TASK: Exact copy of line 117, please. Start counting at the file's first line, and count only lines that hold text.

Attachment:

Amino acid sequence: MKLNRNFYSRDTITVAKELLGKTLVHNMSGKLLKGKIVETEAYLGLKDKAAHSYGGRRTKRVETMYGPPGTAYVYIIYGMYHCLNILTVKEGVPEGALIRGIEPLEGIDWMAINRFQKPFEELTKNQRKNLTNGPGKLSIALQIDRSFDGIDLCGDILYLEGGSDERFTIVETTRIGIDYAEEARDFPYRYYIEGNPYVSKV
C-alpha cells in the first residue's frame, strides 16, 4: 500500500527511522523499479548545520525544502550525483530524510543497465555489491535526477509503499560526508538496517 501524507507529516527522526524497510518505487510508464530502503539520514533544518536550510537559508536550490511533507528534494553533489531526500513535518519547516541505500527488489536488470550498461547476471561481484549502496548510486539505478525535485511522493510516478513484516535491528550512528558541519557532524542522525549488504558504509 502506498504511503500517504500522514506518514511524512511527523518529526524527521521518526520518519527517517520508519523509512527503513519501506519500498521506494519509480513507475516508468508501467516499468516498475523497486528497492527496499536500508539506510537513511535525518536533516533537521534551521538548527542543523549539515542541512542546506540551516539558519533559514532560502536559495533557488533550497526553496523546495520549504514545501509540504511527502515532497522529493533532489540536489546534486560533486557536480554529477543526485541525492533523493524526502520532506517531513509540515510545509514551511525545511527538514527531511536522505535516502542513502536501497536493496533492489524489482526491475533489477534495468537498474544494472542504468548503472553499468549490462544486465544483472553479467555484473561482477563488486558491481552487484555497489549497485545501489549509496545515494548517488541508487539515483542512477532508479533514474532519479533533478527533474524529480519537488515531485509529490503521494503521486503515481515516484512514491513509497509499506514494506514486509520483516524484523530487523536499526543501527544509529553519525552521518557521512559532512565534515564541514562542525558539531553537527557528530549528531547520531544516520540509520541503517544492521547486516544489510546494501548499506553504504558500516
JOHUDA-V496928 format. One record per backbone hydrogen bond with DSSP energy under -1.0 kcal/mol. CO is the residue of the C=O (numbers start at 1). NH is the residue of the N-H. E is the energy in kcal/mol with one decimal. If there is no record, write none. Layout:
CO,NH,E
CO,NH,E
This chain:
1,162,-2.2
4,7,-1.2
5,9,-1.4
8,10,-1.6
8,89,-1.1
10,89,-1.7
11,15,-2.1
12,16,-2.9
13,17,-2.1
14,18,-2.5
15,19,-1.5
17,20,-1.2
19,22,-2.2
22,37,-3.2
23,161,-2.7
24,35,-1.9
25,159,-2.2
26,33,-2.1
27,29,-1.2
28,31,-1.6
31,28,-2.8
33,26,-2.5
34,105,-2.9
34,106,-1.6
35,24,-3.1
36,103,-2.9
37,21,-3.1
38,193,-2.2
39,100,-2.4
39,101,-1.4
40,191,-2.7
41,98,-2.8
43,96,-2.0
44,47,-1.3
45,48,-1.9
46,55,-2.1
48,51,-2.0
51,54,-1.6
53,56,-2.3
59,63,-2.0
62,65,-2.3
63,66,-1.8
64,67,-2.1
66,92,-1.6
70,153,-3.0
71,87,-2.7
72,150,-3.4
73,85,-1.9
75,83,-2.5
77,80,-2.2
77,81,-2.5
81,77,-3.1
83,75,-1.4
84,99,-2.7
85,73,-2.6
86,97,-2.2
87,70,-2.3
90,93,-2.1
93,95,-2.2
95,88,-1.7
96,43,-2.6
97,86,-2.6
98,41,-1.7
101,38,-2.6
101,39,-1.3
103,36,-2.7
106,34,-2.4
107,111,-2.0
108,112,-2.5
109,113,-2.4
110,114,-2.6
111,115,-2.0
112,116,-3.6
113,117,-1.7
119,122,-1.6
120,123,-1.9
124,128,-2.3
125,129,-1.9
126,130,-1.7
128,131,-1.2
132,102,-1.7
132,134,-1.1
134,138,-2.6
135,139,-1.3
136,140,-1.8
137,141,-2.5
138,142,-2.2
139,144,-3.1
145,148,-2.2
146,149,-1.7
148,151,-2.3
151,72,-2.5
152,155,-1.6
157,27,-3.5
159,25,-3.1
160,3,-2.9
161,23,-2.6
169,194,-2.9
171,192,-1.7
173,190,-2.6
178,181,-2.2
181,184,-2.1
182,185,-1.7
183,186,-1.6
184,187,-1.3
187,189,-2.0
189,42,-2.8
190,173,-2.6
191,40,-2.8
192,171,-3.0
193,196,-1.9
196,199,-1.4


193,196,-1.9